Is your paid search strategy all about click-through rates? If so, you could be missing the boat.

While your search campaign also depends upon your goals, business model, and budget, understanding the customer decision journey (CDJ) will help you maximize the impact of your campaign. Meeting your customers’ needs during each of the five CDJ phases — initiation, research, comparison, transaction, and experience — can help you ensure a more successful campaign.

Below are some tips to help you plan and structure your campaign.

Understand the Customer Decision Journey

All customers go through the five stages of the CDJ, although these stages can vary in length and level of importance, based on factors such as product cost, purchase frequency, complexity and shopper demographic. For example, a consumer will typically spend less time researching a clock radio than they will a dishwasher.

What this means is that you need to ensure you have the right information readily available for the consumer at their time of need. Shoppers in the research phase will want buying guides and recommendations whereas shoppers in the comparison phase will be looking at reviews and ratings and cross-product comparisons. Shoppers in the transaction phase will be scouting promotions or purchase locations. Ensuring your customers find the information they need at the time they need it will help you optimize the success of your campaign.

Snap to Your Business Goals

Your campaign must directly support your business goals, whether you want to increase brand awareness, boost product sales or expand your customer base.

Building brand awareness is key to growing your business. In a recent study, researchers from Bing found that 72% of brand ad clicks were preceded by a non-brand or conquest term in the user’s search journey. Which means that if brand awareness is your goal, you’ll want to ensure you are bidding on non-brand, brand and competitor’s keywords.

On the other hand, if you’re looking for new customers, you’ll be interested to know that 49% of consumers find products they want using a search engine vs heading straight over to a brand website or store location. Understanding your target audience and how they are searching can help drive additional customers to your brand.

Consider Your Budget

Budget limitations also play a role in planning a campaign. For small businesses with strict budgets, your best bet is to identify and focus on your most successful products or services for maximum impact. Your campaign structure should reflect this.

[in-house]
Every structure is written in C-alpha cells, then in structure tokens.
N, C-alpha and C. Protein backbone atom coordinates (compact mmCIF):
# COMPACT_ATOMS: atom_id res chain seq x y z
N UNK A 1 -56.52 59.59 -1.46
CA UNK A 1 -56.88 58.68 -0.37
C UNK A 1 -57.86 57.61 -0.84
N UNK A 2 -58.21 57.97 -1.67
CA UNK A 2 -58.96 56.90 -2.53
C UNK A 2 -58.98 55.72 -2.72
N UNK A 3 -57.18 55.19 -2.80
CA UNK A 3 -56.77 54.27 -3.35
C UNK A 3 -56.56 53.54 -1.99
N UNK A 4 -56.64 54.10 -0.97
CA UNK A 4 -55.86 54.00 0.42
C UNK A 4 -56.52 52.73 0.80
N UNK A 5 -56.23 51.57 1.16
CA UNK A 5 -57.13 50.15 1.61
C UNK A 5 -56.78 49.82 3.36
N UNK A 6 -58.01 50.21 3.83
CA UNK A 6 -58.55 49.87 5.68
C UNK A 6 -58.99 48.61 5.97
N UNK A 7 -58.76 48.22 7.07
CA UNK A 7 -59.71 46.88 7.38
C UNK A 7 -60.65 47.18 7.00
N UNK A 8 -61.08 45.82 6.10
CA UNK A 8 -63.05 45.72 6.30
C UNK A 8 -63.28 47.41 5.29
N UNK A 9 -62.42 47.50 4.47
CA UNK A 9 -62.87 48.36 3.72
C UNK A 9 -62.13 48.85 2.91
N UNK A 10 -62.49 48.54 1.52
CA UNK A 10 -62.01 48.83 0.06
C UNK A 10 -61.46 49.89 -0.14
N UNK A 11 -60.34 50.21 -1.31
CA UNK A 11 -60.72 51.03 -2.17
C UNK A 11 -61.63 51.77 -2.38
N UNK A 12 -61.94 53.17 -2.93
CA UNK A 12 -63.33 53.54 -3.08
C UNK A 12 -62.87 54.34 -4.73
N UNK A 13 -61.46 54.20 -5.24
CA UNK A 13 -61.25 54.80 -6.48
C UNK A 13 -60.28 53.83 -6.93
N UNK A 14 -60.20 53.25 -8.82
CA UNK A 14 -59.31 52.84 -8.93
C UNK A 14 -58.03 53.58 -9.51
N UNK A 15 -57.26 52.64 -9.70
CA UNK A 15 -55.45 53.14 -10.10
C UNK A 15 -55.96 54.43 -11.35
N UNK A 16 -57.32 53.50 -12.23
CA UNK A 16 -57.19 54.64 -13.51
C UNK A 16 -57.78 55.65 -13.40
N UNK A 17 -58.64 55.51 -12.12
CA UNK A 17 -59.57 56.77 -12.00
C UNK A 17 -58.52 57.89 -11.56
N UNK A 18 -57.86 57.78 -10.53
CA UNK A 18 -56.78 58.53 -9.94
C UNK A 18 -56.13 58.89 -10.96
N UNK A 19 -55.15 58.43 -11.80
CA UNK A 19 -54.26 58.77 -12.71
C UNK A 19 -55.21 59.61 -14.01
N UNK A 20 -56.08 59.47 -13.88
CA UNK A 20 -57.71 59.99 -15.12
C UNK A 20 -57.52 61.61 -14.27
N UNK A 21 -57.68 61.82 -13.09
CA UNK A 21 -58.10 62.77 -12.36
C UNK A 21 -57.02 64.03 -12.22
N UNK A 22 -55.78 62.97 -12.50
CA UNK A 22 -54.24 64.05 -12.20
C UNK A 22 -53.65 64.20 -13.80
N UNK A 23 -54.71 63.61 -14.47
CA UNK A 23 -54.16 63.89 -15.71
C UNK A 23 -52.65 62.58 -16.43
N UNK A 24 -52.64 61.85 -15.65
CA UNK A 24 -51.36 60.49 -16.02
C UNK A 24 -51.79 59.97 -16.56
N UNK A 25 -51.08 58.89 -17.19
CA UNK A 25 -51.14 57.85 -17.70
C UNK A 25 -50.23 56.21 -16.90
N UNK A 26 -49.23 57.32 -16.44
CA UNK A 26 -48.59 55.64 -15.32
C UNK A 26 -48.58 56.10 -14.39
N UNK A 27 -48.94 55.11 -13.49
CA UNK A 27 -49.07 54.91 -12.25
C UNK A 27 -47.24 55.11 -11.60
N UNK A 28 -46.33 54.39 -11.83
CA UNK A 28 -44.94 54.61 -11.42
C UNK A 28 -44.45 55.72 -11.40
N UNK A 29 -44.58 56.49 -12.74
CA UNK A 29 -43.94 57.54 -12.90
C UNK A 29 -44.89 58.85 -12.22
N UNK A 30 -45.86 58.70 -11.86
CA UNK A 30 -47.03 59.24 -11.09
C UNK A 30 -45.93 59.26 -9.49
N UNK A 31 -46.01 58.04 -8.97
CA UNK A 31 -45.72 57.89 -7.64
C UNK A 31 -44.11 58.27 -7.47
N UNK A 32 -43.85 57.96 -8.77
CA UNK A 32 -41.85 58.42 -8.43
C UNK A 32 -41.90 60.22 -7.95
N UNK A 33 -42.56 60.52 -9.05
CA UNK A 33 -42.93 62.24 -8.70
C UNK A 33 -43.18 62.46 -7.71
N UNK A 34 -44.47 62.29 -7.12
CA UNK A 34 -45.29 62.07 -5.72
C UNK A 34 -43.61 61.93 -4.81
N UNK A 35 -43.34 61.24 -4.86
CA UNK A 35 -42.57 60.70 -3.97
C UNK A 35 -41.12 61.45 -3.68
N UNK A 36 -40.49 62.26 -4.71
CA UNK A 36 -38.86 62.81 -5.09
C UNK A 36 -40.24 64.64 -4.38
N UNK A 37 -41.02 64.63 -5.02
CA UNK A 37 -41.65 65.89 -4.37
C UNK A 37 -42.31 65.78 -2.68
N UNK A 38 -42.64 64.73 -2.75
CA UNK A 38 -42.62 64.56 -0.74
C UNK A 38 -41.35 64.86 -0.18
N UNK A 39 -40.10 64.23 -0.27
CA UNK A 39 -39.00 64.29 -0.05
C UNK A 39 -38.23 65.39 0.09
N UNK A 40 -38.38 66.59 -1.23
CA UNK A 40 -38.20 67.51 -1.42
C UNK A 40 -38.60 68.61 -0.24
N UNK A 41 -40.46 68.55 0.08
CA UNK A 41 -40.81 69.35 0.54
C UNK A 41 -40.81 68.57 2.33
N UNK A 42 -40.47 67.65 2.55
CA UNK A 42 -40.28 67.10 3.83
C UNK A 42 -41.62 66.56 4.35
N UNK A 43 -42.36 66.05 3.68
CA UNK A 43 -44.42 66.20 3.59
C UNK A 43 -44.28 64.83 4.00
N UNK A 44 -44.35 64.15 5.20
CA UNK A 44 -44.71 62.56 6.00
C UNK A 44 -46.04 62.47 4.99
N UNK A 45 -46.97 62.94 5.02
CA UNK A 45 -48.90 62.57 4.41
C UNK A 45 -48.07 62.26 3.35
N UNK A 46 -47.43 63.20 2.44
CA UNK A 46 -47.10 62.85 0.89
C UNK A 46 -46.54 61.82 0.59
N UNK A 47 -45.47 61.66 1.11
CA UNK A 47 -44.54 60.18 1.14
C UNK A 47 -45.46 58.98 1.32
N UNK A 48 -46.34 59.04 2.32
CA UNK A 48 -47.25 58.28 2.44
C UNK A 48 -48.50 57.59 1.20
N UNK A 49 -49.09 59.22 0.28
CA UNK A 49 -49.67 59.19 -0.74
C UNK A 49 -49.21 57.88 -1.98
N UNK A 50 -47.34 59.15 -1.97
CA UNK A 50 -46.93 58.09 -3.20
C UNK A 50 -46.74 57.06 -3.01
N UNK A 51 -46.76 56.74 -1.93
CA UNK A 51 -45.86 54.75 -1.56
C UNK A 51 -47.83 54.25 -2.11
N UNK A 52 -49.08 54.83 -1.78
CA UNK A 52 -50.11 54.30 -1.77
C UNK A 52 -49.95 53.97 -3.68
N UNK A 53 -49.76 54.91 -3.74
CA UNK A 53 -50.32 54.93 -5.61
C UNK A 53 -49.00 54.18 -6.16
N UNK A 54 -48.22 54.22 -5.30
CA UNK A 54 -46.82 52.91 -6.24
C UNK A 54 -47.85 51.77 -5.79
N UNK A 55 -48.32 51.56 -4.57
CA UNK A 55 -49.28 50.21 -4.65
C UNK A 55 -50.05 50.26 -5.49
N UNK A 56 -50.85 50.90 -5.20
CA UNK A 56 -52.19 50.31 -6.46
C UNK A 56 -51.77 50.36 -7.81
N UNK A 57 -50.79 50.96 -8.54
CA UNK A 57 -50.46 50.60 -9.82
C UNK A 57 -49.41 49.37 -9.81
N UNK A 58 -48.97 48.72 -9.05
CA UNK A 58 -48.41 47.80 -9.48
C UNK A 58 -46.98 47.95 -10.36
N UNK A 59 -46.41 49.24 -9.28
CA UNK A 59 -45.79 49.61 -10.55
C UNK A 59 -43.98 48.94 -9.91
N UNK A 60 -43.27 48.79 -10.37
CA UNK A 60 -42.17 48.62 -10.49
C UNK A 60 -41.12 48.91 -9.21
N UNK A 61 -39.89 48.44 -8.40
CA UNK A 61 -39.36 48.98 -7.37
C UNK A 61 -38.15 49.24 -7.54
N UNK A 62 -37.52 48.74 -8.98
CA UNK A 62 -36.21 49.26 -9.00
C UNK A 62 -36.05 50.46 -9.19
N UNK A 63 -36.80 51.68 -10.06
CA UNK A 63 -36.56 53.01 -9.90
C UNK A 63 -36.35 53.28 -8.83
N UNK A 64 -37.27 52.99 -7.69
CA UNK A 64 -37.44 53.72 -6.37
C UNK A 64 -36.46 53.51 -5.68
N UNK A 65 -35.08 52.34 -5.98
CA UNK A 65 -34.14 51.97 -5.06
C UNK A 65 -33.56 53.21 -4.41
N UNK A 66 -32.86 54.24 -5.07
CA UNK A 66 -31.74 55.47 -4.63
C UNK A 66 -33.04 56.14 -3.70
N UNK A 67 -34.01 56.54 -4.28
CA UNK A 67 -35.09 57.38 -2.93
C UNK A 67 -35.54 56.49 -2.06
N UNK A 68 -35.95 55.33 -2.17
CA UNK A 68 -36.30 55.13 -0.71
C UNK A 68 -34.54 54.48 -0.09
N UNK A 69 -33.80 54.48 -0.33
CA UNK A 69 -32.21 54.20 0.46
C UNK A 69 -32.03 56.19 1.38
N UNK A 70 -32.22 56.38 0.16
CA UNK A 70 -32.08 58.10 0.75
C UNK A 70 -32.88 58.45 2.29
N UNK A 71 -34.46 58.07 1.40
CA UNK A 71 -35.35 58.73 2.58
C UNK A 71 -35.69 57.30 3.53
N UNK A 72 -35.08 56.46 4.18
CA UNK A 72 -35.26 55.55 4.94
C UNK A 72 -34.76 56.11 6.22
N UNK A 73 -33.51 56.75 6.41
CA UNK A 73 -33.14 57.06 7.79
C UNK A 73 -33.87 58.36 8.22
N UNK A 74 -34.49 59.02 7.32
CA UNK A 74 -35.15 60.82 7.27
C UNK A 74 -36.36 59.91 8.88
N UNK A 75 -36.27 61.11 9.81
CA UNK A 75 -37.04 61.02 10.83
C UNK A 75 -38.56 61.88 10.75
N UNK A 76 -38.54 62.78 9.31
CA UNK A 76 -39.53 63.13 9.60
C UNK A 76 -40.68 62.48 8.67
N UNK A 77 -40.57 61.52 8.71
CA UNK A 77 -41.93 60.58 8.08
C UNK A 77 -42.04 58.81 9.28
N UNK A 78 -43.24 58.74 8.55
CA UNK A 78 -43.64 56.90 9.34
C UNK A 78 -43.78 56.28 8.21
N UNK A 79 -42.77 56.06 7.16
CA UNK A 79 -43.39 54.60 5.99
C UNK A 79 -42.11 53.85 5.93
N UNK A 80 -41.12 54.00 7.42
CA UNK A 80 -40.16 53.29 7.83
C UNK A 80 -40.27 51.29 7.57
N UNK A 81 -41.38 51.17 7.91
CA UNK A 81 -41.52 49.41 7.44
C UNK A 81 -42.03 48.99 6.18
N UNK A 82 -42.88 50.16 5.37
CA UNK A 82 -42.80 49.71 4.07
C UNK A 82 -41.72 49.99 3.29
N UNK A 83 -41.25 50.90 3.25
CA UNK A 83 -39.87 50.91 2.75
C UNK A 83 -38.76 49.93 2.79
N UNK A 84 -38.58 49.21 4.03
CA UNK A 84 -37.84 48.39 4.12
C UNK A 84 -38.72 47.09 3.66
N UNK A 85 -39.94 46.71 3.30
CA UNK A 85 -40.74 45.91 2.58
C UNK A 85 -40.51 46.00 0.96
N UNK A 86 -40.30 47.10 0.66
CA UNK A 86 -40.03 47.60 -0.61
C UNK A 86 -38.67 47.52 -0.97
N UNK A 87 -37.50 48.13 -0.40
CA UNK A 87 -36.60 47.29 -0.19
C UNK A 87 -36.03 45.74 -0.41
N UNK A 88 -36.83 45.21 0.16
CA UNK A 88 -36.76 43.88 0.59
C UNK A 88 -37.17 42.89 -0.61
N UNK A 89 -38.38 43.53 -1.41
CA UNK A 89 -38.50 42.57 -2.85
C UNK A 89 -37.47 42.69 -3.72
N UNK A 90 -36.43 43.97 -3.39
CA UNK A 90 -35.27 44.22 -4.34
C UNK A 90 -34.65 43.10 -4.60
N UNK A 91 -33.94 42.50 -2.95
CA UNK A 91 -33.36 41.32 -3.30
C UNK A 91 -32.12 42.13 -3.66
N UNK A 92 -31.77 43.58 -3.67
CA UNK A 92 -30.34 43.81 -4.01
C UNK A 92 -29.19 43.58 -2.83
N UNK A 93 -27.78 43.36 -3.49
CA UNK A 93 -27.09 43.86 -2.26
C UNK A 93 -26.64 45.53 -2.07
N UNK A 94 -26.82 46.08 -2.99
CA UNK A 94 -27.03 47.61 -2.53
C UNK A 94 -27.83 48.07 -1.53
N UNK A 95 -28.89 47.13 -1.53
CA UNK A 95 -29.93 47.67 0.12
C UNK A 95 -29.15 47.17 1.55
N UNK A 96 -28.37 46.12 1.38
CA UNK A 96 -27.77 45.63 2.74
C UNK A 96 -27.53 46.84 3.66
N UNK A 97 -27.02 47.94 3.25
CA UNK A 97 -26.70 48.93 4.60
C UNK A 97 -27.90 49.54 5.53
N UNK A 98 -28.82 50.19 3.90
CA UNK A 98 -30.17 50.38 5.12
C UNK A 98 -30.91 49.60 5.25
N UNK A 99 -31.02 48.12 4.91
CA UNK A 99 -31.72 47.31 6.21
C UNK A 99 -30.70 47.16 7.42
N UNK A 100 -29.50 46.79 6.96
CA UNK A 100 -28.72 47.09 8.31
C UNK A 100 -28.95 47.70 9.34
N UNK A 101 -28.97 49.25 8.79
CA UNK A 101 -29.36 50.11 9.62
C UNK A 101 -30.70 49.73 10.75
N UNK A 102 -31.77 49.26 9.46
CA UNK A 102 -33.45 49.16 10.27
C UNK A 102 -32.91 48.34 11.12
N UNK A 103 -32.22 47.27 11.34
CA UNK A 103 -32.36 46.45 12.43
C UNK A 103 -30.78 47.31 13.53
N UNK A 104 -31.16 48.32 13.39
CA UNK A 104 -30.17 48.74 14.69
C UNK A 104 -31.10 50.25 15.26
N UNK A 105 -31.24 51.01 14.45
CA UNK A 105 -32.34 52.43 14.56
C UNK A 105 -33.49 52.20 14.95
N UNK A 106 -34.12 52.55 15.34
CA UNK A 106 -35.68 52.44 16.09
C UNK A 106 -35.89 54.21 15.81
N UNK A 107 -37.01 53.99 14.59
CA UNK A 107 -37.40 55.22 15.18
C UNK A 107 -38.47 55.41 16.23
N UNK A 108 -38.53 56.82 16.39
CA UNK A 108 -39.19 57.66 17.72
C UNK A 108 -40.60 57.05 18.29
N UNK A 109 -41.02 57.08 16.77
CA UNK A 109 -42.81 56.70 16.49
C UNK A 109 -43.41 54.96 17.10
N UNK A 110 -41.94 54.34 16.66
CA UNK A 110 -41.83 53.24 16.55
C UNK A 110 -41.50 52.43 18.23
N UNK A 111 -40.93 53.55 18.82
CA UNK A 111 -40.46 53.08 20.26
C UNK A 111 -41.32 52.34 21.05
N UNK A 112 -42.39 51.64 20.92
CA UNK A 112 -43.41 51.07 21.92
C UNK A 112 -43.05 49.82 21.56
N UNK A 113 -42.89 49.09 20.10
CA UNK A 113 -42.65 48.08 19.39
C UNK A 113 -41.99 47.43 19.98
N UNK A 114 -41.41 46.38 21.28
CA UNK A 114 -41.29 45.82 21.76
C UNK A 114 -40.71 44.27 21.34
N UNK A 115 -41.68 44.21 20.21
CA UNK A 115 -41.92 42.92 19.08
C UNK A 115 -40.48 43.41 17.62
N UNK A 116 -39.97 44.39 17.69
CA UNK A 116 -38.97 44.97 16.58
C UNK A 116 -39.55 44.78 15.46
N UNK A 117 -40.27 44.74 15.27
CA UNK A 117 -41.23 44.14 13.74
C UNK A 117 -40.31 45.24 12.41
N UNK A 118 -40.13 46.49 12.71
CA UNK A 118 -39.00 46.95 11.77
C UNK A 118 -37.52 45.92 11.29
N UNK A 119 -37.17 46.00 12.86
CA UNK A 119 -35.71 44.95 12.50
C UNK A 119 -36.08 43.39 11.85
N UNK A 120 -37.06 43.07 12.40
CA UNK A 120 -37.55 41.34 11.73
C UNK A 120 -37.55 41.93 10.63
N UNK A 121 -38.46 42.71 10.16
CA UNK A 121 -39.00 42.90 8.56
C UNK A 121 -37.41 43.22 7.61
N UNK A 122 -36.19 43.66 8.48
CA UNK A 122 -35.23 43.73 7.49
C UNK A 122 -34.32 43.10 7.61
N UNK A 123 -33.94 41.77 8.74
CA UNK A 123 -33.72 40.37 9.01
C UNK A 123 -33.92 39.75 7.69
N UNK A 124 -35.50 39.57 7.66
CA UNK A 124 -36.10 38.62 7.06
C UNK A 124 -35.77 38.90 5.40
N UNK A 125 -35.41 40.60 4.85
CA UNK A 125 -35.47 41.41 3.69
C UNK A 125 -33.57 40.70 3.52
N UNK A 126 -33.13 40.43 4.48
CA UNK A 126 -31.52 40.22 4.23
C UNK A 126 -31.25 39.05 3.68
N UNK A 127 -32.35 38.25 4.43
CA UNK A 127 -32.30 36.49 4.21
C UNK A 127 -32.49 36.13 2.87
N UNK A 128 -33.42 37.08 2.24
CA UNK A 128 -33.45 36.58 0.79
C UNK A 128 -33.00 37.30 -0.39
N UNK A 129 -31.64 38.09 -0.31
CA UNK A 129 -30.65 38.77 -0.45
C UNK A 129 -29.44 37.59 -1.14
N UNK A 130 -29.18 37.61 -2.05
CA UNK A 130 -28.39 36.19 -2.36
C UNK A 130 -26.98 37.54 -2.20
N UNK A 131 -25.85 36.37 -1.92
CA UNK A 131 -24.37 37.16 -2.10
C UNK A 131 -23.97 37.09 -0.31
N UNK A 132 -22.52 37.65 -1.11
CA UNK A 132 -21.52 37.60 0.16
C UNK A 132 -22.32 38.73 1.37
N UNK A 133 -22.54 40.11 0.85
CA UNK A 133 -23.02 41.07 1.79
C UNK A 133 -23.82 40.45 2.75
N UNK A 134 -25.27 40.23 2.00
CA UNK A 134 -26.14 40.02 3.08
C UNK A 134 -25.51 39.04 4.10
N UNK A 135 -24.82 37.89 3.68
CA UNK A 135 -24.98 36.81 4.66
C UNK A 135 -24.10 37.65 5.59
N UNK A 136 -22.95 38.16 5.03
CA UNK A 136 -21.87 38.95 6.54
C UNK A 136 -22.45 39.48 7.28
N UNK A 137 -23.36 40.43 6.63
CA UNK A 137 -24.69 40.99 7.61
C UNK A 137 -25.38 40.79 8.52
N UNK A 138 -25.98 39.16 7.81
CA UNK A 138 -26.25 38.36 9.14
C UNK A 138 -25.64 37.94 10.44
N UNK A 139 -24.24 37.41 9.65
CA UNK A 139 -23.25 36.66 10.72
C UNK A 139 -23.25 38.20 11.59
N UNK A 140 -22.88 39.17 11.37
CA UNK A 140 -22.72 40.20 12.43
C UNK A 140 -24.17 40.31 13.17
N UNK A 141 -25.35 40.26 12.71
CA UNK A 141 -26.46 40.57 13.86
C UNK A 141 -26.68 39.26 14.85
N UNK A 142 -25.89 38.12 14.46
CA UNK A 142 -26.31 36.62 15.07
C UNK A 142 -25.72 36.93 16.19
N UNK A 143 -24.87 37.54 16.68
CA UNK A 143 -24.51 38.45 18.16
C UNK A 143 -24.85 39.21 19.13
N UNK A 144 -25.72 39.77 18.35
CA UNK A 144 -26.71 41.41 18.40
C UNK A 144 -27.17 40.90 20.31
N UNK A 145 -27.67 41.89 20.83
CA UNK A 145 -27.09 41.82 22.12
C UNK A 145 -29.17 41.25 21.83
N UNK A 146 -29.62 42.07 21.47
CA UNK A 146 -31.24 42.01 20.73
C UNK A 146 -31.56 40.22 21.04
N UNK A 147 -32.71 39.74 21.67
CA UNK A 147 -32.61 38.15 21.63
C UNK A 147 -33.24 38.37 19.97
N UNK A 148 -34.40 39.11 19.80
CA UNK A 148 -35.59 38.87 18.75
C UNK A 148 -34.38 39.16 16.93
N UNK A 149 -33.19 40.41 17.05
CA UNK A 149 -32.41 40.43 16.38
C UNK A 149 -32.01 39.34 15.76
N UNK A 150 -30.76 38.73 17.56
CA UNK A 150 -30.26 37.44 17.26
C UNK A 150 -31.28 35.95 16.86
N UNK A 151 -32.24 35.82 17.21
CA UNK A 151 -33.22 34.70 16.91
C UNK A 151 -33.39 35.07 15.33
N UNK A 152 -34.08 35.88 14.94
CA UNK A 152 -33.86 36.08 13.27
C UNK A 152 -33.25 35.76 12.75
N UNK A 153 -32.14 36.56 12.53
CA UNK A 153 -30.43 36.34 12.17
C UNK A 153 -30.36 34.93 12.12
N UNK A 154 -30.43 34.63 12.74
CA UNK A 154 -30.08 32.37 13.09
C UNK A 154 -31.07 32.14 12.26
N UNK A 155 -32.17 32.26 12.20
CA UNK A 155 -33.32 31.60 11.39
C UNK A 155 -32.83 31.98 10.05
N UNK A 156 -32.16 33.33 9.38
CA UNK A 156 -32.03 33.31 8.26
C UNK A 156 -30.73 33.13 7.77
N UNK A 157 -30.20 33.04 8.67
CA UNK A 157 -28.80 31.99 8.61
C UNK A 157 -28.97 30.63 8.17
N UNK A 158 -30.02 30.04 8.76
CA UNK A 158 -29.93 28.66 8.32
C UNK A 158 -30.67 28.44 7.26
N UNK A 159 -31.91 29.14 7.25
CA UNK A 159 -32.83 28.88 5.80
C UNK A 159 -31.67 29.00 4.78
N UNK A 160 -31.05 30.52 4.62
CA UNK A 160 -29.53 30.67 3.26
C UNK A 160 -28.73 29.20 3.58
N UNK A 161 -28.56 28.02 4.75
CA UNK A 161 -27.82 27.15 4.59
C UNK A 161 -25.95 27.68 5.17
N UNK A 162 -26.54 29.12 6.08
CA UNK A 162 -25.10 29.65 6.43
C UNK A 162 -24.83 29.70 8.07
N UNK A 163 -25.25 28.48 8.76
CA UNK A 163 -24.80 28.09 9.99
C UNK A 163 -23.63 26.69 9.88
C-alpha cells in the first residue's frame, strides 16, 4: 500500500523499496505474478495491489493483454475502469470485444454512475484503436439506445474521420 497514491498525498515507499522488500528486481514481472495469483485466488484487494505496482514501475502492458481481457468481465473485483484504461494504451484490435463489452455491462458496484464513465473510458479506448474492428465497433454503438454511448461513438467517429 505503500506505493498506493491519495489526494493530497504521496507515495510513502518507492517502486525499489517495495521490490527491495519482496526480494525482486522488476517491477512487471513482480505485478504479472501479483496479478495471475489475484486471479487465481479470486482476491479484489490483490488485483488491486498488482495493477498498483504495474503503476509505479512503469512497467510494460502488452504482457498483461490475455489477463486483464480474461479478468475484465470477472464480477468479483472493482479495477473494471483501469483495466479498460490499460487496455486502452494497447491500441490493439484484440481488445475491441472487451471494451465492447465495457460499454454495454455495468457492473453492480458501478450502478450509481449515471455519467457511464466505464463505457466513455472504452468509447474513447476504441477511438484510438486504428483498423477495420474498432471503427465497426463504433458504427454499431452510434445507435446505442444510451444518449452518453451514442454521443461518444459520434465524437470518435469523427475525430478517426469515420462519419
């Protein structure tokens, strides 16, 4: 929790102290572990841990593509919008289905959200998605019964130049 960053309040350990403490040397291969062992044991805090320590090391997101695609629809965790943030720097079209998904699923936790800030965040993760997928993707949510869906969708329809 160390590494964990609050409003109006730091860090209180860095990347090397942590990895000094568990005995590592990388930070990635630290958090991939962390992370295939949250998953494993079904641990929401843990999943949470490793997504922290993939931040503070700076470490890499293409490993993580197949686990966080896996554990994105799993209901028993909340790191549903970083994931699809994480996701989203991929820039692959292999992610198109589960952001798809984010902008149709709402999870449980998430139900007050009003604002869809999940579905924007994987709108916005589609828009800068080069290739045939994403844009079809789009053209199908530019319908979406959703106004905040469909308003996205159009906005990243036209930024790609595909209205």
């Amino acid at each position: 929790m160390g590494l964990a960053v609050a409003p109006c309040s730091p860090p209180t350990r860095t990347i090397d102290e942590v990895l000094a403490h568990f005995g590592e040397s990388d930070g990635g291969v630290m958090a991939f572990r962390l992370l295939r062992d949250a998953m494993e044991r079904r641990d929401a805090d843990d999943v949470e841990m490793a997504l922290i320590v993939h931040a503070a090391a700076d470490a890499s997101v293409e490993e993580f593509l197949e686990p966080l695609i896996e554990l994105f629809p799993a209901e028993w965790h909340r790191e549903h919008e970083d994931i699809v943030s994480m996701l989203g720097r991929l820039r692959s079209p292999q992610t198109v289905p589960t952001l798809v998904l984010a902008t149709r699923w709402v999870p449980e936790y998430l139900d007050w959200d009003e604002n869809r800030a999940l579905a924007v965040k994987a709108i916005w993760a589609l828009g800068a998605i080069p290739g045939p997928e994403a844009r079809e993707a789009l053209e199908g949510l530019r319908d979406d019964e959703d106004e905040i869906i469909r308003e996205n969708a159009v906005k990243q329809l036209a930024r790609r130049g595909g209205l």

For example, if you have a clothing boutique, you may already be aware that dresses and sweaters have the largest margins and are therefore the priority. You’ll want to build campaigns for those products and keywords first. Only widen your campaign to a larger catalog of products once you reach a point of diminishing return for your best-performing products. This will yield better sales than spreading your budget too thin by targeting everything you sell.

Structure Your Campaign

How you structure your campaign depends upon your budget and goals as well as your business type. Local businesses, such as accounting firms, may need to organize by geography. Ecommerce businesses may need to organize by product type and B2B businesses may need to organize by type of user.

One tactic for structuring your campaign is to look to your website’s navigation. A well-planned website typically arranges available products in a way that creates a simple and logical user experience. The same organization technique applies when building pay-per-click (PPC) campaigns.

Going back to the online clothing boutique, using one large campaign for all products would be the least effective structure. A better structure would be one campaign focusing on one type of product — dresses, jeans, skirts, or sweaters.

The right campaign structure will make it easy for you to optimize how your ads run based on searches for specific products or services and align ad copy and landing pages with keywords. The more you break campaigns out by theme, the better you can target and optimize.

Outline Campaigns and Ad Groups 

Before jumping into your account to build a new campaign, take time to create an outline. This simple step will save you time later and will keep the structure clean.

Using a logical naming convention for campaigns will help you keep track of what’s in each campaign. Don’t name your campaigns Campaign 1, Campaign 2 and so on. Use a short but descriptive name for each one. If you can’t keep it short, that’s a good indication the campaign is too general.

While planning your campaign doesn’t have to be rocket science, it does require thoughtful preparation based on insights and research. For more information on building out your search strategy, take time to view the free Bing Ads ebook, The growth marketer’s guide to search.

This is the second installment of this series, to view the first click here